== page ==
(2.) The plaintiff's case was that the title to the two 'mouzas', namely, Korkar and Erada had been completely transferred to her by the Choudhuries as soon as the first 'Kabala' (Ext. 6-a) was registered on 2-3-40. The Choudhuries had, therefore, no right to cancel the 'Kabala' and re-transfer the said two villages in favour of defendant 1 by their second 'Kabala' (Ext. A) and that no title passed by that 'Kabala'. The plaintiff further urged that defendant 2 entered into a fraudulent conspiracy with defendant 1 and the Choudhuries for the purpose of extinguishing the rights of the plaintiff and that in pursuance of this fraud there was a deliberate default in payment of Government revenue by defendants 3 to 8 and that the purchase by defendant 2 in the revenue sale was 'benami' on behalf of defendant 1 himself. She, therefore, claimed that she was entitled to a reconveyance of the disputed property by defendant 1. Though Section 90, Trusts Act, was not expressly mentioned in the plaint it appears from a fair reading of paras 13 and 16 of the plaint that the plaintiff's case all along was that defendant 1 was in the position of a trustee of the plaintiff and inasmuch as he gained an advantage by availing himself of his position as that trustee he should reconvey the property to the plaintiff by way of equitable relief. The suit was not brought for the purpose of annulling the revenue sale under Section 33, Bengal Land Revenue Sales Act (Act 11 of 1859) and there was not even an allegation that there was any fraud in publishing and conducting the sale or else that the processes were fraudulently suppressed. It appears from the judgment of the trial Court that this position was not disputed by the learned Advocate for the plaintiff who clearly stated before the trial Court that he did not want the revenue sale to be set aside but only prayed for a decree for reconveyance of the suit property in favour of the plaintiff by defendant 1, No relief was asked for either against defendant 2 or against the other defendants in whose favour portions of the 'touzi' had been transferred by defendant 2 after his purchase in the revenue sale. Consequently, the only contesting defendant was defendant 1.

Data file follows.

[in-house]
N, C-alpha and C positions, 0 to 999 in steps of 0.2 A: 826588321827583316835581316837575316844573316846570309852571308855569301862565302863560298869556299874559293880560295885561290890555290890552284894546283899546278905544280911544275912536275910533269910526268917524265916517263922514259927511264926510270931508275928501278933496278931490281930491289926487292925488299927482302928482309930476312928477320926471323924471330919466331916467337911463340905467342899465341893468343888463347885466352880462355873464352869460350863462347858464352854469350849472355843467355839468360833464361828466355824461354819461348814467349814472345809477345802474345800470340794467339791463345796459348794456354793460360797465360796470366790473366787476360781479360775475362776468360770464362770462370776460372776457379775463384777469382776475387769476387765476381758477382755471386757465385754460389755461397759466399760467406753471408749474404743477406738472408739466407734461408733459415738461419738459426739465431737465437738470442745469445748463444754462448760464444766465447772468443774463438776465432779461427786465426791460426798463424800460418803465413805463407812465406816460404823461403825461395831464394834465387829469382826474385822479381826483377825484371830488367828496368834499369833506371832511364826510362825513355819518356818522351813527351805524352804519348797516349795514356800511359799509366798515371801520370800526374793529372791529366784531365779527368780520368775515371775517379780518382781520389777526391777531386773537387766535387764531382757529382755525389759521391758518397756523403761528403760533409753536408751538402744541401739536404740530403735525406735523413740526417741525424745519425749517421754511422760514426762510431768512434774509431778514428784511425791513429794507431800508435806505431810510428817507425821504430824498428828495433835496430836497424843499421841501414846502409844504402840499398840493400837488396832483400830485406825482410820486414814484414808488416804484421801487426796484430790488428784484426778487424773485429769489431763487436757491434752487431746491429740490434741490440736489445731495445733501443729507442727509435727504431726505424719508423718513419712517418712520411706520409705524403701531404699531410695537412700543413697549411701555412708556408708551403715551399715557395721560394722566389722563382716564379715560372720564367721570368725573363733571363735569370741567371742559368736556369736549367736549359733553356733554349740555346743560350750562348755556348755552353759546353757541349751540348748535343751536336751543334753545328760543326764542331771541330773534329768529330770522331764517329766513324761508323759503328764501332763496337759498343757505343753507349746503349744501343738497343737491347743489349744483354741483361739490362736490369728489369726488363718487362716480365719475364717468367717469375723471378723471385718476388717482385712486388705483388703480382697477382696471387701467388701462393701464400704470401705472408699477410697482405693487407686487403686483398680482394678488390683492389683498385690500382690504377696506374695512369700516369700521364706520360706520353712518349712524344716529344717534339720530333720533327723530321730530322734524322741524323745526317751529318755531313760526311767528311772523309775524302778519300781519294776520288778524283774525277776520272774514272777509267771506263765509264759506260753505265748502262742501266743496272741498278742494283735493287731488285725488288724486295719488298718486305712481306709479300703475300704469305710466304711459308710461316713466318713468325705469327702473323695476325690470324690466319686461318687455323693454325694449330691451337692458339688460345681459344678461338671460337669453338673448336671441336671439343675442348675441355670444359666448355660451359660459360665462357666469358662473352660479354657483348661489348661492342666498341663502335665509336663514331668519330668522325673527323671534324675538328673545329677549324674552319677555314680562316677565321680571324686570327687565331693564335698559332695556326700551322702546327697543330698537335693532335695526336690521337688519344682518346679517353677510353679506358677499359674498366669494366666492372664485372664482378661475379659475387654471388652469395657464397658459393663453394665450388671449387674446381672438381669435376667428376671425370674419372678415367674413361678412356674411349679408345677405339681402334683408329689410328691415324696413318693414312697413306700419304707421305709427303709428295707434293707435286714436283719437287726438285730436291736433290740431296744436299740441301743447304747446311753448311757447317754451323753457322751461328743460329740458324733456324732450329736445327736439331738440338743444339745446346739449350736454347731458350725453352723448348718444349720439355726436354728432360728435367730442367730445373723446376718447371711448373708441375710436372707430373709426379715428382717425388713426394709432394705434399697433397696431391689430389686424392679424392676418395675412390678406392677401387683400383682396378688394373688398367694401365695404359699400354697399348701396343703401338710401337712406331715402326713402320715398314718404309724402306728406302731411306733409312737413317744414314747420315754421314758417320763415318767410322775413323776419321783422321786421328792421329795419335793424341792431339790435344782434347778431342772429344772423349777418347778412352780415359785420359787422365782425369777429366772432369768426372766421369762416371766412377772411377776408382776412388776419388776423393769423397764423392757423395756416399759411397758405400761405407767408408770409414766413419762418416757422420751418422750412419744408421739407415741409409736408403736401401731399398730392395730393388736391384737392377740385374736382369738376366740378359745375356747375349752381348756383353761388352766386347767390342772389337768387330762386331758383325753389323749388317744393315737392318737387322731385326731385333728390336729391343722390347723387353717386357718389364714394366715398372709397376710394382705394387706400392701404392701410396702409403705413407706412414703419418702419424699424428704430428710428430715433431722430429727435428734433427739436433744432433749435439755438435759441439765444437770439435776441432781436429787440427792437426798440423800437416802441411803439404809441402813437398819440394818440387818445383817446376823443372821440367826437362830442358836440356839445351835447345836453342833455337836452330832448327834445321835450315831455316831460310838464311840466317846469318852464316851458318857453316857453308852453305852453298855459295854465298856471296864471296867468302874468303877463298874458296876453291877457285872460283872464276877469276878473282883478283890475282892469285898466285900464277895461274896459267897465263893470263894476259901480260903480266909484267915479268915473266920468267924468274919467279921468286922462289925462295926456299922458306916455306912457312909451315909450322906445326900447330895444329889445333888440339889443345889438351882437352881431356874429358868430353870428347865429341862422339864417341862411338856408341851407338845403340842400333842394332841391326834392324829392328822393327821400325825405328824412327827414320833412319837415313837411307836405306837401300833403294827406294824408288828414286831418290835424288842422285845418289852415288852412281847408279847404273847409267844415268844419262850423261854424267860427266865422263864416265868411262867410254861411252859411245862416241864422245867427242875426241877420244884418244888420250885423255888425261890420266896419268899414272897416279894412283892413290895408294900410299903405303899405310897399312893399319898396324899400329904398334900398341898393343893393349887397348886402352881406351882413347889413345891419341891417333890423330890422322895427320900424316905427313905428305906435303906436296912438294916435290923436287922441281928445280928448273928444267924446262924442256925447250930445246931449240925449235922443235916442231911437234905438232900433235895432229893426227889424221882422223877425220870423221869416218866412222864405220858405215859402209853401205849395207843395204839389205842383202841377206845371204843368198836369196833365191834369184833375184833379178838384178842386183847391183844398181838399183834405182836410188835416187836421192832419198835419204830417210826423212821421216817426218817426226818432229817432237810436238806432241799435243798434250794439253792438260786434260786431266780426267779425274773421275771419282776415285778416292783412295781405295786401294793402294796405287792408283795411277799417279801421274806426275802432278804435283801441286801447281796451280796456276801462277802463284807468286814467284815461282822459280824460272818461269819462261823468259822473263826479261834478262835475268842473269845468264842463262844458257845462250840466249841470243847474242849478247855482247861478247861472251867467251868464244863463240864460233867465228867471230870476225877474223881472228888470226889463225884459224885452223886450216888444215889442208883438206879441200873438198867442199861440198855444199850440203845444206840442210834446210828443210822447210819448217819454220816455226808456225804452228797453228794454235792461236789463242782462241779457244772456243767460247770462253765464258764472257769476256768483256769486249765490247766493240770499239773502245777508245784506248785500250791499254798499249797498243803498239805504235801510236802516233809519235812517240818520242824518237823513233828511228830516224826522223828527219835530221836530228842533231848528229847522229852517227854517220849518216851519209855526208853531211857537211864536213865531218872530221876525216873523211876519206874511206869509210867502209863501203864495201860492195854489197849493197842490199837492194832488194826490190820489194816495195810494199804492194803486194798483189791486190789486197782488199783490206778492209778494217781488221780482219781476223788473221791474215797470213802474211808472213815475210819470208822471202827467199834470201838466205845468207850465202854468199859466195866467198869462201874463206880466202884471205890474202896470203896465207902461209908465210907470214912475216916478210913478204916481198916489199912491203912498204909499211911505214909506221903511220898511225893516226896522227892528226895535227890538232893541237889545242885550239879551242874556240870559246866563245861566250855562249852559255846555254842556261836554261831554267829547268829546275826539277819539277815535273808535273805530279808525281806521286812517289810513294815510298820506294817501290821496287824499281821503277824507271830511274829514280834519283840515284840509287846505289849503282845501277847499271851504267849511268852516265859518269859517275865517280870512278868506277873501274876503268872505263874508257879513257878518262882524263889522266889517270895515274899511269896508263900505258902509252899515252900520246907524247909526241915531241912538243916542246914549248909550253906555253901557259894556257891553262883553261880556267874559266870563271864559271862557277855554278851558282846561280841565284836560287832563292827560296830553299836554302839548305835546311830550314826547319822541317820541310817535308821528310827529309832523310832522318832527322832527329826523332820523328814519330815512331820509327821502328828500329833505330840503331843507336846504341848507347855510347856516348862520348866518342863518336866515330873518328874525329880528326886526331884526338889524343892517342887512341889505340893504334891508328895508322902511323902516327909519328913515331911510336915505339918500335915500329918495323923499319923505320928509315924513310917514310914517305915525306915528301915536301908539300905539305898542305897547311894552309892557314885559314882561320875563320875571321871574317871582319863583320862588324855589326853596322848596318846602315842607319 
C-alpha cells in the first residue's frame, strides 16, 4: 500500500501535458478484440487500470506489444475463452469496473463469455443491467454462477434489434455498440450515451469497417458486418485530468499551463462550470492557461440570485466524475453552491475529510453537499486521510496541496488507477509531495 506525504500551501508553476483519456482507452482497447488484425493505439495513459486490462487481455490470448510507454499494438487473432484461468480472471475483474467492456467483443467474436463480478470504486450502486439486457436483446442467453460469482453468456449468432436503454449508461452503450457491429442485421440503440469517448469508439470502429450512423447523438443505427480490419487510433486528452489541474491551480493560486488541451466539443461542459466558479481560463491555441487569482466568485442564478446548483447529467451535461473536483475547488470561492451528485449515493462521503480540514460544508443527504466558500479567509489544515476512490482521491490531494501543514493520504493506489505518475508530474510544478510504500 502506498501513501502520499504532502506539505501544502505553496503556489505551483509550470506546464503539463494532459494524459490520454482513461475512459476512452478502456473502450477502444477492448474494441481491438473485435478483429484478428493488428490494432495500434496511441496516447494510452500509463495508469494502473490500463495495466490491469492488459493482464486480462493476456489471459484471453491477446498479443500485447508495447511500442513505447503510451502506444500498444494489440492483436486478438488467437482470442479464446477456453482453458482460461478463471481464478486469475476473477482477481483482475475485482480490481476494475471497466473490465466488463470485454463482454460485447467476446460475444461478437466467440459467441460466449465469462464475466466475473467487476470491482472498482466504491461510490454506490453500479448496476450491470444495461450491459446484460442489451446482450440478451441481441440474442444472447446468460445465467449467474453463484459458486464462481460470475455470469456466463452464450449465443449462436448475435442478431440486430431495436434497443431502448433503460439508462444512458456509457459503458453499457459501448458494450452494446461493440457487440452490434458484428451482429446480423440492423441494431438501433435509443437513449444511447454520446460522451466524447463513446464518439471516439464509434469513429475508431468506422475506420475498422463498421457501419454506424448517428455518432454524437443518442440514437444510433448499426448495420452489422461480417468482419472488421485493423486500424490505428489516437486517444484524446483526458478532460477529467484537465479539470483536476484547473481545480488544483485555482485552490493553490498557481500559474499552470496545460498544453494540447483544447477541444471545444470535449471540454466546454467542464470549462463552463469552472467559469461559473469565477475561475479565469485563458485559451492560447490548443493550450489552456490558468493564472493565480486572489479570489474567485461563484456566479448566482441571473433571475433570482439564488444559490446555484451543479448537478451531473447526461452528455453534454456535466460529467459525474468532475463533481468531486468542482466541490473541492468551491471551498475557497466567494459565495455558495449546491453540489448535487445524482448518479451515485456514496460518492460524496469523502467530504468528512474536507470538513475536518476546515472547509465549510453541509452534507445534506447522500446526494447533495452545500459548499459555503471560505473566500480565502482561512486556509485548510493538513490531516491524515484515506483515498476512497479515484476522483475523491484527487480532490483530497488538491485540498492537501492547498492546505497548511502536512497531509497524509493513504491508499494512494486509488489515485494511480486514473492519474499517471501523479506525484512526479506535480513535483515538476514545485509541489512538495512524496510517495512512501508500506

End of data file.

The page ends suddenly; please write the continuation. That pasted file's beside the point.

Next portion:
(3.) The trial Court (2nd Munsif of Cuttack) and the lower appellate Court (Addl. Subordi- nate Judge, Cuttack) both held that the title to the suit property passed to the plaintiff by virtue of the first 'Kabala' (Ext. 6-a) dated 2-3-40 and that it was not the intention of the parties that the title should pass only after payment of the consideration of the 'Kabala'. But they concurrently held that the revenue sale and purchase of the 'touzi' by defendant 2 were brought about in pursuance of a fraudulent conspiracy on the part of defendants 1 and 2 and the Choudhuries (defendants 3 to 8) with a view to extinguish the plaintiff's right in the suit property and that the equitable principles of Section 90, Trusts Act, would apply to the present case. The main motive for such a fraudulent con-spiracy was said to be the bitter enmity between the plaintiff's husband on the one hand and defendant 2 on the other in an adoption suit which was then pending. Defendant 1 had deposed on behalf of defendant 2 in that adoption suit and the Courts accepted the-plaintiff's evidence to the effect that defendant 1 was an intimate friend and practically a tool in the hands of defendant 2, one of the senior Advocates of Cuttack Bar. Defendant 1 has preferred this second appeal against the concurrent decisions of the two Courts.;